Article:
“From a confidence standpoint, she always had the ability to kick the ball,” Russen said. “ It was just getting comfortable with the guys, the snap, the hold. There’s a lot more to it than just lining up a ball and kicking it.”

Adrianna Brocco runs up to kick a field goal during the Eastern Junior Vikings practice last Tuesday.

Adrianna said attending the kicking school was a game-changer. She began to hit field goals at a more consistent basis and gained confidence as a result.

“I wasn’t sure if the guys were going to accept me because I’m a girl and my kicks weren’t as good,” she said. “When my kicks started getting better, they really started to pick me up.”

In the South Jersey Independent Youth Football League, teams can choose to either run or pass or kick for extra points after a touchdown as in high school, college and professional football. However, in the SJIYFL, a kick conversion is worth two points and a run or pass conversion is only worth one since kicking is seen as a harder skill at the youth level. This made Adrianna’s role on the team even more valuable.

Outside of her short stature and Troy Polamalu-like hair flowing out of her helmet, it’s nearly impossible to tell the difference between Adrianna and her teammates. Adrianna takes part in all of the team’s workouts, fills in as a wide receiver and defensive back during passing drills, and fits in perfectly with the rest of the guys.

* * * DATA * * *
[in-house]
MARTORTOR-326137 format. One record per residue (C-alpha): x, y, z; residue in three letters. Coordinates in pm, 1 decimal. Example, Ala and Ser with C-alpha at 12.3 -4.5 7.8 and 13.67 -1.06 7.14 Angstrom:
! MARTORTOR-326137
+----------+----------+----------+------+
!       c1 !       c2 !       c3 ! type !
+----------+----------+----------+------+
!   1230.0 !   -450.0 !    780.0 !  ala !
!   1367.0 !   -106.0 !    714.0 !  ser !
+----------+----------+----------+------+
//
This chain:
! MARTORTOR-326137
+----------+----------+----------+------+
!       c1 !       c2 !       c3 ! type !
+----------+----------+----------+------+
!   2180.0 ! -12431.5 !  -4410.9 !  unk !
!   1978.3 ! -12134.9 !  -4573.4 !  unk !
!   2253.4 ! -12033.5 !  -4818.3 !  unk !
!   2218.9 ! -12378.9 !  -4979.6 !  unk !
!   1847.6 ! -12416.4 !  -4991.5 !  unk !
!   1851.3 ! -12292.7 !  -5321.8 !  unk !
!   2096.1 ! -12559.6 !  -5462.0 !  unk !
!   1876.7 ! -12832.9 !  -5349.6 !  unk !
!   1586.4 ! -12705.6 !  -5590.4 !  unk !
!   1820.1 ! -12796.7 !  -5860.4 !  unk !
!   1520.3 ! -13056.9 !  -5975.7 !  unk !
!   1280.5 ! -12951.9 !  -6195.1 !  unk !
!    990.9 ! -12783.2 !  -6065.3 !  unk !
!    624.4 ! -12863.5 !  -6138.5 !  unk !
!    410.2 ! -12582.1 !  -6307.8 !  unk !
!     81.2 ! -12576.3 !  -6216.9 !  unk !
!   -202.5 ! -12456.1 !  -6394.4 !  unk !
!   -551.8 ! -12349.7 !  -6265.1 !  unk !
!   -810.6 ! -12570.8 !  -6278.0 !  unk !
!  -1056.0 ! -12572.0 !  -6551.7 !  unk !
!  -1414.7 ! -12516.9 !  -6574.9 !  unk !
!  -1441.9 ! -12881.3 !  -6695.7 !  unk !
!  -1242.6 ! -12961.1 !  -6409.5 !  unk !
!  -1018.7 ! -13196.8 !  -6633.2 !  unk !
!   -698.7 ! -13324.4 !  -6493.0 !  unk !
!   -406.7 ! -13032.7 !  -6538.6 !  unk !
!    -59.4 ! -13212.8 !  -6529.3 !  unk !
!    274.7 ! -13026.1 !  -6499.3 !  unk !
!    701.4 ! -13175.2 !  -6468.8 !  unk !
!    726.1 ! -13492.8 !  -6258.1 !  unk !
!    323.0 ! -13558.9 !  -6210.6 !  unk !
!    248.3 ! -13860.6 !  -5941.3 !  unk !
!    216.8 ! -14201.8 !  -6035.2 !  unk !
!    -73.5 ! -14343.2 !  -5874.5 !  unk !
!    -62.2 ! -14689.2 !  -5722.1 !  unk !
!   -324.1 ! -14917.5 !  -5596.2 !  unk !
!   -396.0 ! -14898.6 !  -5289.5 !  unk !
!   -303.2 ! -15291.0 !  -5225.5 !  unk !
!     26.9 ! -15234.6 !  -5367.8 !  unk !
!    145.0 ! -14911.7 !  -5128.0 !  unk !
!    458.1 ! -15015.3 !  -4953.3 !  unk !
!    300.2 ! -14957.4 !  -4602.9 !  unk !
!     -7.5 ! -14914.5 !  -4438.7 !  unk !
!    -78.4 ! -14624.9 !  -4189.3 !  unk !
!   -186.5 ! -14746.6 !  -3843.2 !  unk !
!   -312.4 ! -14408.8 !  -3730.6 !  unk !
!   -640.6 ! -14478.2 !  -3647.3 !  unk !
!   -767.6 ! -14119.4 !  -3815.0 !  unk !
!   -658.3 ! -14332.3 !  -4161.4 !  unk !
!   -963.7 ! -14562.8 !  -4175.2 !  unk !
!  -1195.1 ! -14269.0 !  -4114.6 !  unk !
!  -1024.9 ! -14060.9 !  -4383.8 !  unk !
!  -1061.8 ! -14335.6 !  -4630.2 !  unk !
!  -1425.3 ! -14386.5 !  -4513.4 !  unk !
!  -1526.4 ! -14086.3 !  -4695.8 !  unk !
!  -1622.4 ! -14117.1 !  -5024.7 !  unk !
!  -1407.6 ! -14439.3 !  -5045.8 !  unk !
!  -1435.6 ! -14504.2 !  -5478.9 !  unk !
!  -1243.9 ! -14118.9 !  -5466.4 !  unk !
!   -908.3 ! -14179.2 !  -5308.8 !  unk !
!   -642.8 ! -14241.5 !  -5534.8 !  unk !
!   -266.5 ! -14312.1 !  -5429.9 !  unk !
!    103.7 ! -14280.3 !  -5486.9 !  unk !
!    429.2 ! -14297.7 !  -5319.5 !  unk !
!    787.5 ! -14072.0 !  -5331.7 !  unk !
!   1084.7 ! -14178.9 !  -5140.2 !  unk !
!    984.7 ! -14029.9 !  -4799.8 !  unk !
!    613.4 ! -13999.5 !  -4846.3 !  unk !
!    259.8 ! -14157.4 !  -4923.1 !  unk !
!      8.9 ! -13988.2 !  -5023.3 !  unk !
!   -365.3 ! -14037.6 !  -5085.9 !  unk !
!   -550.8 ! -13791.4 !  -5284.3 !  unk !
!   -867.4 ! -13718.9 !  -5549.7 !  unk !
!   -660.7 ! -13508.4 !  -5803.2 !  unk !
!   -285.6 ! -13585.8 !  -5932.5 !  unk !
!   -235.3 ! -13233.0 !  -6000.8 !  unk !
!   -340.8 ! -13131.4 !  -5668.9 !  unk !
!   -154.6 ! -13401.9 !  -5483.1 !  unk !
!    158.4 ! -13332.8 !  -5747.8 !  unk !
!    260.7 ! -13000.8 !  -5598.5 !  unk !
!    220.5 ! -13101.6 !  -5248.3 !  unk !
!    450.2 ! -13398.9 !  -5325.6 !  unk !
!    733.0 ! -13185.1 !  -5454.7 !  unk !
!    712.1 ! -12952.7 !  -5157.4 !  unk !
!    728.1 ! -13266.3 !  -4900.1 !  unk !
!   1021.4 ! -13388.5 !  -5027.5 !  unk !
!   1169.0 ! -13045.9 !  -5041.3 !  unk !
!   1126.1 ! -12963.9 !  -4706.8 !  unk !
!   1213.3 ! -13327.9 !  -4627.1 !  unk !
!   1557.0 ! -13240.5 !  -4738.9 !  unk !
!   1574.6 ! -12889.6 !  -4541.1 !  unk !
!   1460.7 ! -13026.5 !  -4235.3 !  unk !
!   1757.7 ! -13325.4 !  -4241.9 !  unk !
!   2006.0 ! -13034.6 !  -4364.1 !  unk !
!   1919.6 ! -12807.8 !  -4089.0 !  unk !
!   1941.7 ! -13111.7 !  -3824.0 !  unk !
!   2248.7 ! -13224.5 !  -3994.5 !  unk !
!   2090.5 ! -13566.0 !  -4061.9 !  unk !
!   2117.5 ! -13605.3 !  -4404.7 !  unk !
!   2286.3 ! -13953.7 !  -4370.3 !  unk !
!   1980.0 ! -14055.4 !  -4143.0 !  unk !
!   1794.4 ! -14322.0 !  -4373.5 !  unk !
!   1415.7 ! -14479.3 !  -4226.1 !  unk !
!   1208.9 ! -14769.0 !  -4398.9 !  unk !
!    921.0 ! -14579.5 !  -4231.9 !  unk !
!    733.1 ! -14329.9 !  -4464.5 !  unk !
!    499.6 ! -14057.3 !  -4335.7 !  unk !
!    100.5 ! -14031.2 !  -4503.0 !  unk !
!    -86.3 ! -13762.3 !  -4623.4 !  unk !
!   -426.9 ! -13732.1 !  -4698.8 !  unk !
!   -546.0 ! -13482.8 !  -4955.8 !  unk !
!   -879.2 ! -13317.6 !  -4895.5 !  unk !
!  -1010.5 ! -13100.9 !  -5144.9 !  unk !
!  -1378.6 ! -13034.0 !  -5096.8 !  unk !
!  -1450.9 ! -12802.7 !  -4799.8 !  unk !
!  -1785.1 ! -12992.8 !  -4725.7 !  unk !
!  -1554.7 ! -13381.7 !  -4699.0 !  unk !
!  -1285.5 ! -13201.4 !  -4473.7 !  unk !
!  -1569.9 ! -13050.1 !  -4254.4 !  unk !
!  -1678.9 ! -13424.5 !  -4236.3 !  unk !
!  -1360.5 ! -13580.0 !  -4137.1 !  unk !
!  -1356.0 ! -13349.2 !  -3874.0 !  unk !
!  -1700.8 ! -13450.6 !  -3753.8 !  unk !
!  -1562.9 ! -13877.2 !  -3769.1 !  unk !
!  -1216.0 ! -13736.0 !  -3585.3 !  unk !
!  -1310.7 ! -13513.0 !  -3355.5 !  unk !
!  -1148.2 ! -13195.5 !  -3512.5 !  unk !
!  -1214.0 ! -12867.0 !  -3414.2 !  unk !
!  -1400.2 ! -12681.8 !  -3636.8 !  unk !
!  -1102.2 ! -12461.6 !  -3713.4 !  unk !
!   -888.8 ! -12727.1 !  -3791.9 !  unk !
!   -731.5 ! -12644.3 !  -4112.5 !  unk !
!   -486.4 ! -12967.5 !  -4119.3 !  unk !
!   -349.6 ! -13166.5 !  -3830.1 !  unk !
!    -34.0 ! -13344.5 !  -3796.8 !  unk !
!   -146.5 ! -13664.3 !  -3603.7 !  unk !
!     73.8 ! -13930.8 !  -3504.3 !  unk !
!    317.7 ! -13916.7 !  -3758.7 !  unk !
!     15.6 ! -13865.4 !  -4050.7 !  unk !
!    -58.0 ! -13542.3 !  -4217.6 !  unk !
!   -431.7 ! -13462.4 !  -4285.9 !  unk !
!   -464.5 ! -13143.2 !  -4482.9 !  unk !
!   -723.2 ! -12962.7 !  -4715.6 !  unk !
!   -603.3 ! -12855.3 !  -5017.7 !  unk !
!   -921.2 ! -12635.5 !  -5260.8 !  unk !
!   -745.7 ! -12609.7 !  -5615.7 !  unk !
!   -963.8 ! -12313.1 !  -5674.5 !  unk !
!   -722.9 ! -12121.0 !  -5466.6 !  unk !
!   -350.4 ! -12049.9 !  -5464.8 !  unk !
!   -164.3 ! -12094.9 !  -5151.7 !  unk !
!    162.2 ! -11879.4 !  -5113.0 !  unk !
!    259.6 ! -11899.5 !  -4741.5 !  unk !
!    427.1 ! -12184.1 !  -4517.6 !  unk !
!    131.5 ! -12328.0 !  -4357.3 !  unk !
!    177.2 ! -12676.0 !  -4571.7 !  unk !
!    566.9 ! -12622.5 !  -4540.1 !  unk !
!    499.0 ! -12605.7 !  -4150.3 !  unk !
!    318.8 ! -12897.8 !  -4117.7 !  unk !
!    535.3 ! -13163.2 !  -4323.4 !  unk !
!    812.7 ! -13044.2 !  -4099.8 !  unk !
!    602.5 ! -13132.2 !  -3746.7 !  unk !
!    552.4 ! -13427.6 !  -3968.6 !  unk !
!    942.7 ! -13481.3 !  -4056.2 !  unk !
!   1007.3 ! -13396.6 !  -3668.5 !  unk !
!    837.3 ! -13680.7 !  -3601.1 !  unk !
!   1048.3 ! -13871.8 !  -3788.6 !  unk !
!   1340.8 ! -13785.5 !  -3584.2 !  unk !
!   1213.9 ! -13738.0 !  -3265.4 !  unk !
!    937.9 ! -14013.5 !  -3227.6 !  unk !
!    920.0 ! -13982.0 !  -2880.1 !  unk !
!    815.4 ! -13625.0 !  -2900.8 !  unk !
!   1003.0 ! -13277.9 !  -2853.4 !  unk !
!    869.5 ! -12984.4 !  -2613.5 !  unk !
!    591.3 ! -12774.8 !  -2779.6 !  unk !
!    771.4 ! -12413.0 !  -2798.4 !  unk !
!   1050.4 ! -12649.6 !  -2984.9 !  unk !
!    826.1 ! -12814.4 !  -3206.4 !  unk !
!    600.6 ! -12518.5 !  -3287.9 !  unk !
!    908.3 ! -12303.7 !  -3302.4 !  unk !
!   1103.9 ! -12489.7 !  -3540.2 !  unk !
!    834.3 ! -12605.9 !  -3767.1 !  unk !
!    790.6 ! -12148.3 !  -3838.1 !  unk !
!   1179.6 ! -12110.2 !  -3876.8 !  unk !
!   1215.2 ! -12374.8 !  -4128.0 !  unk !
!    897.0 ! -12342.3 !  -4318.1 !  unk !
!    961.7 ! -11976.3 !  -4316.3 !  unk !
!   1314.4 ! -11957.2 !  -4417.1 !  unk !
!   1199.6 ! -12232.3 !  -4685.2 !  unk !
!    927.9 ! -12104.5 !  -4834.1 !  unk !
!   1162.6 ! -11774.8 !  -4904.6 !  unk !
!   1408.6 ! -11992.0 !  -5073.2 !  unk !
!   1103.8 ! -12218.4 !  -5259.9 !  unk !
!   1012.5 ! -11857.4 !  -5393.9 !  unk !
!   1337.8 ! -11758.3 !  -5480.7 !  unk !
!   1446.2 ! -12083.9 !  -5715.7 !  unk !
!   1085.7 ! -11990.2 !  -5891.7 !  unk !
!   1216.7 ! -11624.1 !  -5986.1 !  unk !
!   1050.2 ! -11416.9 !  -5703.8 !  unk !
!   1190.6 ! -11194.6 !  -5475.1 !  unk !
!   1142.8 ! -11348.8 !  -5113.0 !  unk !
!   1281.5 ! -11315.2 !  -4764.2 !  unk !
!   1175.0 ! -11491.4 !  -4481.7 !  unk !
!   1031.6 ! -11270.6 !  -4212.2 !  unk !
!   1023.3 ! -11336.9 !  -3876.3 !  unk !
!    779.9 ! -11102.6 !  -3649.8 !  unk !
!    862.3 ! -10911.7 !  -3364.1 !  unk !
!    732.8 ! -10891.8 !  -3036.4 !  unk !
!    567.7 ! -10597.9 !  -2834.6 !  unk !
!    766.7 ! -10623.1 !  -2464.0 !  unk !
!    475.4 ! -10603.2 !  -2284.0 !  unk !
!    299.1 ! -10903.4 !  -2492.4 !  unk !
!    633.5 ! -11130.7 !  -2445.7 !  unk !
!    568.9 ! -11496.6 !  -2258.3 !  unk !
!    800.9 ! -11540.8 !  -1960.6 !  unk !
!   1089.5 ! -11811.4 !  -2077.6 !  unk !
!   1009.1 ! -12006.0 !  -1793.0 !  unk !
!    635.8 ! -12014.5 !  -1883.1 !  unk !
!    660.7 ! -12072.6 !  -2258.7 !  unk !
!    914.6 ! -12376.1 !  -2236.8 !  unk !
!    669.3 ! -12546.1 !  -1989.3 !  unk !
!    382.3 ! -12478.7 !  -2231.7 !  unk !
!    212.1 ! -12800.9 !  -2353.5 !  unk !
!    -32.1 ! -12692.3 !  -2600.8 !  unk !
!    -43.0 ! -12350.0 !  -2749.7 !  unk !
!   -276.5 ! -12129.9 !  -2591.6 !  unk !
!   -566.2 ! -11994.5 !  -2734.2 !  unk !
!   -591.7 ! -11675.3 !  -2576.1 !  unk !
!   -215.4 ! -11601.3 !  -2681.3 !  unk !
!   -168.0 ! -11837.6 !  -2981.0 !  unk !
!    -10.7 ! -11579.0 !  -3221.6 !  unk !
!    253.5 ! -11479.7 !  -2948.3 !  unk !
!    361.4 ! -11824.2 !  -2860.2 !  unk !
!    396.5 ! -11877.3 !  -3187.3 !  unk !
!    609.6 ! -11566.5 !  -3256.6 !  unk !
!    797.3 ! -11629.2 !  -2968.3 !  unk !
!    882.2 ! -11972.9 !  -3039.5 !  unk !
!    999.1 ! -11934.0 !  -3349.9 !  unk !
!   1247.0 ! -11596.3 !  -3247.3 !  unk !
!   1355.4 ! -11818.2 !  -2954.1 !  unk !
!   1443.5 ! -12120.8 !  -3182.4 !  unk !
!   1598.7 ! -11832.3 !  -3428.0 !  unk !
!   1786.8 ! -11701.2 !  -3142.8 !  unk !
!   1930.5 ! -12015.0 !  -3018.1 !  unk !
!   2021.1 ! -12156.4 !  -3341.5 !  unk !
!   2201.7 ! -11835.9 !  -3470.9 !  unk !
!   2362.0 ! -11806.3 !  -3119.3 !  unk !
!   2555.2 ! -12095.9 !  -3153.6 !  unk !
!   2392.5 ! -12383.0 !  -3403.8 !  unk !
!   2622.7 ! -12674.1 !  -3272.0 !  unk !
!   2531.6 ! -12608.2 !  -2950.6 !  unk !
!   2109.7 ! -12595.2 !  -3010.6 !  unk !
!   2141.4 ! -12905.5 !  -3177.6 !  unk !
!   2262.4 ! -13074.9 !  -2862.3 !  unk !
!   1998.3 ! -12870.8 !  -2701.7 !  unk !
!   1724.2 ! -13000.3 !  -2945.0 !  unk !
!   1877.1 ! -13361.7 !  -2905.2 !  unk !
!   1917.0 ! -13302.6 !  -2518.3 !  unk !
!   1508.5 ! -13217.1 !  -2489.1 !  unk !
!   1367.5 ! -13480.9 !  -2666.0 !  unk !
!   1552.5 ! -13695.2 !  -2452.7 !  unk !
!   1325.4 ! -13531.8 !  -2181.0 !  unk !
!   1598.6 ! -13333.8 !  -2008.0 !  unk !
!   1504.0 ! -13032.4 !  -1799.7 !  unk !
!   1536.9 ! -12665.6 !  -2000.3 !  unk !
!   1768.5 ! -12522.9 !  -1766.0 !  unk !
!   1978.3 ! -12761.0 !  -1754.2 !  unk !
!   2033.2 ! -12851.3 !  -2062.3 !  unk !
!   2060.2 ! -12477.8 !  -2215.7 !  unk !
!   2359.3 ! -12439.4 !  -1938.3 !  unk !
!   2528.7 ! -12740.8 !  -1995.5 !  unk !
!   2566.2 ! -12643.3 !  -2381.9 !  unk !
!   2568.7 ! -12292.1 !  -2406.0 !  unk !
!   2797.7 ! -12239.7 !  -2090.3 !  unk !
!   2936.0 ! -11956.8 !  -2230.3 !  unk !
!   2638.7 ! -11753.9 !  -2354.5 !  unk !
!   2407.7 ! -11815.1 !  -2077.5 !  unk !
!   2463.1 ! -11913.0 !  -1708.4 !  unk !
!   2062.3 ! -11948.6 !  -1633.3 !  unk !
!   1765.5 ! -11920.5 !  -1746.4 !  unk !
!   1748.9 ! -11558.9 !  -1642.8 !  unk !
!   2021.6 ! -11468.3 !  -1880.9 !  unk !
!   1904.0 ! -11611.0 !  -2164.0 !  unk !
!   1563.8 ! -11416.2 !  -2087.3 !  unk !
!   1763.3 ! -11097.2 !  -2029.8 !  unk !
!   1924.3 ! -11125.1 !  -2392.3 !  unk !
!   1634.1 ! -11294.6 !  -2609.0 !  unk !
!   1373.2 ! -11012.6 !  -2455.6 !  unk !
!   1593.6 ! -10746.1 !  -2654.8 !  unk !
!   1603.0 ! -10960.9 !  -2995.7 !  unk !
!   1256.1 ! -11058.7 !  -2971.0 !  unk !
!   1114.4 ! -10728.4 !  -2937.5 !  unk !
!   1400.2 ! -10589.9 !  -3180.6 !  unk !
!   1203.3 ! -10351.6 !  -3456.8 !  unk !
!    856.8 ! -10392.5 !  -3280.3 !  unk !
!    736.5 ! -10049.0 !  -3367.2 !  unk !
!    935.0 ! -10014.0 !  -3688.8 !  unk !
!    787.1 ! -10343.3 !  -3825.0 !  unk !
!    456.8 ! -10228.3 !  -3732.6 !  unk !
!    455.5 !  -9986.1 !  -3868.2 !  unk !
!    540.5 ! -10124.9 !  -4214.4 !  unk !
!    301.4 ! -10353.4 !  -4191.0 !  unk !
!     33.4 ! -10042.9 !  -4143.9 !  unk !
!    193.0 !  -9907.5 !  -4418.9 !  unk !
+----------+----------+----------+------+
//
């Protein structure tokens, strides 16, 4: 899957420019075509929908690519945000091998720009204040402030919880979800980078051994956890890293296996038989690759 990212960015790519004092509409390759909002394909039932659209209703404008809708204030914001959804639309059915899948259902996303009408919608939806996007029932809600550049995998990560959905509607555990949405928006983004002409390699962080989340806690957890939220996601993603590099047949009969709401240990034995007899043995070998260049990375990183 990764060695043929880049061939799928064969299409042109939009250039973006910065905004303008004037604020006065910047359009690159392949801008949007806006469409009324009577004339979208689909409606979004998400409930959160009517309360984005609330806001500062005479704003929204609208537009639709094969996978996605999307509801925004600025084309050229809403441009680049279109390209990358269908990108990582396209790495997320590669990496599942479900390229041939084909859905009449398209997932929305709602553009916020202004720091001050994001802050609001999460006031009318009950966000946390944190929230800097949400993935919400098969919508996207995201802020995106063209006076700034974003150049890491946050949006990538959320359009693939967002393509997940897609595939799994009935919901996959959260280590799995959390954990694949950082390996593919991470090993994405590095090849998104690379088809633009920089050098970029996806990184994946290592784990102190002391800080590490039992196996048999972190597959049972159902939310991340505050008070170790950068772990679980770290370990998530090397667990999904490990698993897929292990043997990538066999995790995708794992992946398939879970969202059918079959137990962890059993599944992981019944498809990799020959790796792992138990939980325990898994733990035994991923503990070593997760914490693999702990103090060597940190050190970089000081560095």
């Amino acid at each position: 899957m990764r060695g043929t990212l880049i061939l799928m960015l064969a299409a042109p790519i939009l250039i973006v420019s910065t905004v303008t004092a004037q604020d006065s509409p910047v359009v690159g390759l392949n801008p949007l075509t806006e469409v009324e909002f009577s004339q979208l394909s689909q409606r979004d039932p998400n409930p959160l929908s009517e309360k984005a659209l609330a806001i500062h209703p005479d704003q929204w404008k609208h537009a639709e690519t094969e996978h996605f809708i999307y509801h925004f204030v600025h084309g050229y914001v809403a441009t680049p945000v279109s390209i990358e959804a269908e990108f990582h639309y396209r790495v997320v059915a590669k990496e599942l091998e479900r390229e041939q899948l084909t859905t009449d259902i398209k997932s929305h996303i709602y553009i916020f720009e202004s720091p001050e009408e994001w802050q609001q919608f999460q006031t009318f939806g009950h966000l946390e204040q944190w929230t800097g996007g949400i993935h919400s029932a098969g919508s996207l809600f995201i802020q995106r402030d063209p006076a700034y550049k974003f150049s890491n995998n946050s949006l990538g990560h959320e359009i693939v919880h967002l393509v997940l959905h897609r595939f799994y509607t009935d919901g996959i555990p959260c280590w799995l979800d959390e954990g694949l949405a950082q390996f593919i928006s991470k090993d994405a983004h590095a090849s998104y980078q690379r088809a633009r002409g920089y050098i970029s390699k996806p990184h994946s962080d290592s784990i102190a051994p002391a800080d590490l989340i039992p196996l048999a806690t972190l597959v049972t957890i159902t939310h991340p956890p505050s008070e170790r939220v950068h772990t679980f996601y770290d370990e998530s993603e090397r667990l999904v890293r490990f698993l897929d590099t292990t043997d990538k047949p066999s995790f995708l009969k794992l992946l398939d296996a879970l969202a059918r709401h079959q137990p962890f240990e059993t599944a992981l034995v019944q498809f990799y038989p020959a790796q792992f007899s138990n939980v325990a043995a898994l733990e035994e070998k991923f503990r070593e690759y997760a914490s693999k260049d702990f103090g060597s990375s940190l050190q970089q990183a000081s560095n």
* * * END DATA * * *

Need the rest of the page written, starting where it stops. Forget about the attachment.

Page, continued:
“It’s not even a thought,” Russen said of having a girl on the team. “It never crosses our minds that there’s anyone different out here. She fit in from day one.”

2 out of three in a live action scrimmage tonight against cinnaminson. Proud daddy moment to watch my little girl…

Posted by Troy Brocco on Tuesday, September 3, 2019

Adrianna made her debut on Sept. 21 as Eastern played Medford in its season-opener. Eastern was slated to kick off to start the game and Adrianna recalled how nervous she was leading up to the opening kick.

“ I was the first person to start the game, so that was a little nerve-wracking,” she said. “But I trusted my teammates that they were going to help me.”

Adrianna made her presence known right away. On the opening kick, Adrianna booted the ball over the heads of the Medford returners. She would have more success later in the game, making four of her six extra point attempts and helping Eastern recover two onside kicks in a 44-0 win for the Junior Vikings.

“That 4-of-6, she got us eight extra points in the game,” Russen said. “That’s a whole other touchdown. That’s a big deal.”

Now that she’s started, there’s no slowing down Adrianna’s kicking career. She has a roadmap in her mind where she’s trying out for Eastern Regional High School’s varsity team in two seasons.

“By the time I get to high school, I want to either make varsity or JV my first year,” she said. “By my sophomore year, I definitely want to make varsity.”

Adrianna has a dream of one day kicking at the NCAA level and maybe even in the NFL. Her parents and coach don’t believe there’s anything slowing her down.

“I don’t think there’s any limit to what she can or can’t do,” Russen said. “She works hard at it, she studies it. There’s nothing stopping her.”